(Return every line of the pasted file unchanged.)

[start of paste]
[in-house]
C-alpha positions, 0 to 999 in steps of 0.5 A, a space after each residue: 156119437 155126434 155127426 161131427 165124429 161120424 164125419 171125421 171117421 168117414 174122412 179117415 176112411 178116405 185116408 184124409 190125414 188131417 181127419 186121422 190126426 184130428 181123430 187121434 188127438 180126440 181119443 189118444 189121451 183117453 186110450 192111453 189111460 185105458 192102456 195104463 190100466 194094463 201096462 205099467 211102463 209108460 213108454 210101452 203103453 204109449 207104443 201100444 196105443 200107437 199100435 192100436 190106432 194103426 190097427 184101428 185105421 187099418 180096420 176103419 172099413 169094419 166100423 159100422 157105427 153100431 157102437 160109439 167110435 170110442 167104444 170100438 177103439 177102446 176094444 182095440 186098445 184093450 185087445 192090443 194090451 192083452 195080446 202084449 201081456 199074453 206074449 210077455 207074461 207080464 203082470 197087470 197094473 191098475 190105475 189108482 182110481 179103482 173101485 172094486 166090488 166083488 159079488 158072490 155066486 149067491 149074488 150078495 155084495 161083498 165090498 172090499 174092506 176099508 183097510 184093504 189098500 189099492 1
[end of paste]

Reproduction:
[in-house]
C-alpha positions, 0 to 999 in steps of 0.5 A, a space after each residue: 156119437 155126434 155127426 161131427 165124429 161120424 164125419 171125421 171117421 168117414 174122412 179117415 176112411 178116405 185116408 184124409 190125414 188131417 181127419 186121422 190126426 184130428 181123430 187121434 188127438 180126440 181119443 189118444 189121451 183117453 186110450 192111453 189111460 185105458 192102456 195104463 190100466 194094463 201096462 205099467 211102463 209108460 213108454 210101452 203103453 204109449 207104443 201100444 196105443 200107437 199100435 192100436 190106432 194103426 190097427 184101428 185105421 187099418 180096420 176103419 172099413 169094419 166100423 159100422 157105427 153100431 157102437 160109439 167110435 170110442 167104444 170100438 177103439 177102446 176094444 182095440 186098445 184093450 185087445 192090443 194090451 192083452 195080446 202084449 201081456 199074453 206074449 210077455 207074461 207080464 203082470 197087470 197094473 191098475 190105475 189108482 182110481 179103482 173101485 172094486 166090488 166083488 159079488 158072490 155066486 149067491 149074488 150078495 155084495 161083498 165090498 172090499 174092506 176099508 183097510 184093504 189098500 189099492 1